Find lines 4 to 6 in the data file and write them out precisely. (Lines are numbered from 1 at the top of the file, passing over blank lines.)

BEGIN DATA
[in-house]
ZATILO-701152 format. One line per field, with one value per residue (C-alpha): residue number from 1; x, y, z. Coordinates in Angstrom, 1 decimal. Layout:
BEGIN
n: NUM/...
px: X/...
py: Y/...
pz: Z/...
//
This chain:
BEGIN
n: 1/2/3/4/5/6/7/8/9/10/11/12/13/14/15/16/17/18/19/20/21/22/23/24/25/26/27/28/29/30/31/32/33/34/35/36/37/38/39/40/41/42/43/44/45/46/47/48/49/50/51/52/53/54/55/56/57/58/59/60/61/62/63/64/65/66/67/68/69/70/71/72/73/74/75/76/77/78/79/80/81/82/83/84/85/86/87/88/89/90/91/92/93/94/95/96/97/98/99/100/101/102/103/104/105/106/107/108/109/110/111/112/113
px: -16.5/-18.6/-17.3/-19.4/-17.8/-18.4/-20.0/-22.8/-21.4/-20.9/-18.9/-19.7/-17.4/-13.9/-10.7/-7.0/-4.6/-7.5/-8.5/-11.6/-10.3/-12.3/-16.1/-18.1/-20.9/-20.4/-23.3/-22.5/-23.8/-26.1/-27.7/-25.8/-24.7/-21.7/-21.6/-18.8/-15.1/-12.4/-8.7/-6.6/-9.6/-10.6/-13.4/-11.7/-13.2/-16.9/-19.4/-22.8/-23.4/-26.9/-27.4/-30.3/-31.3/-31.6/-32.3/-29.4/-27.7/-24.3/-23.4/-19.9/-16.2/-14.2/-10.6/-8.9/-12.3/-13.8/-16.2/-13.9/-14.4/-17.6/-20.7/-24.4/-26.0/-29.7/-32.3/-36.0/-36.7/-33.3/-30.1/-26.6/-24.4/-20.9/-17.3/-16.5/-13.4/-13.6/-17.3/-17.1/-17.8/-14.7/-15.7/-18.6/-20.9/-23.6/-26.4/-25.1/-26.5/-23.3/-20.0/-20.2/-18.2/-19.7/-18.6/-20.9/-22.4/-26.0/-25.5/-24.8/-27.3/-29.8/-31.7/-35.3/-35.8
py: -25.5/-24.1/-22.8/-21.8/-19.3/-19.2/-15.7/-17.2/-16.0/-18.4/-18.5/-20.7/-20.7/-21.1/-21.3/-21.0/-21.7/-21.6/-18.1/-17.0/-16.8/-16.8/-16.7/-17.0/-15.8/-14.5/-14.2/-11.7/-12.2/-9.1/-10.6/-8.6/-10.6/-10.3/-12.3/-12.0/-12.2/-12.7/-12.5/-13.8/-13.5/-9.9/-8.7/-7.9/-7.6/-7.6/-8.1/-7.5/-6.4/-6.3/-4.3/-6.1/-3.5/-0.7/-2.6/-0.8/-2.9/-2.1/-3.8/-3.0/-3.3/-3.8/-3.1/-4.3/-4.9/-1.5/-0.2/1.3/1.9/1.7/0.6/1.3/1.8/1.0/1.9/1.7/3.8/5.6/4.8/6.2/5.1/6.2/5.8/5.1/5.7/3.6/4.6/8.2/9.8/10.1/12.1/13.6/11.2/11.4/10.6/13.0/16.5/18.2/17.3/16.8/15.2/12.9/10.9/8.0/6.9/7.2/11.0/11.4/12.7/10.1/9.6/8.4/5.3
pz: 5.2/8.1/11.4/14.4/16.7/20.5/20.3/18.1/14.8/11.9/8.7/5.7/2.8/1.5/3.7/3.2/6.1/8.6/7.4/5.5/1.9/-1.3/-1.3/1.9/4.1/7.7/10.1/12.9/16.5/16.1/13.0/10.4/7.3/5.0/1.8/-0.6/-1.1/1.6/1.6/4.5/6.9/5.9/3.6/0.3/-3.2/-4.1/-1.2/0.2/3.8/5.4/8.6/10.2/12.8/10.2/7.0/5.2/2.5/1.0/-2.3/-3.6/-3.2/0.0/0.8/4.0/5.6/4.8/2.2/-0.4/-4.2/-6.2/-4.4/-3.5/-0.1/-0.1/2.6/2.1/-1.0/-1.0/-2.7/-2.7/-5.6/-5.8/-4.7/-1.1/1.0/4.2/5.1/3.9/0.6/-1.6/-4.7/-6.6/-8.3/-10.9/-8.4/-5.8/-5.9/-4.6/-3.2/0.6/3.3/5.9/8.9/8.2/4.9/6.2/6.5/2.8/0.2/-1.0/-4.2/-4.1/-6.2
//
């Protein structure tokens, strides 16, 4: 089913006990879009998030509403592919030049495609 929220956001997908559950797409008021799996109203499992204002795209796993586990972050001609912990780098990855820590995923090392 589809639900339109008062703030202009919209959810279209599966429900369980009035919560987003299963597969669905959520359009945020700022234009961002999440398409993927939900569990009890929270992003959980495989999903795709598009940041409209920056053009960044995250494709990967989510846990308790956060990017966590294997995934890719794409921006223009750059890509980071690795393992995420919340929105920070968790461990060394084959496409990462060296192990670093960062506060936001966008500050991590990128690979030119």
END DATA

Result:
n: NUM/...
px: X/...
py: Y/...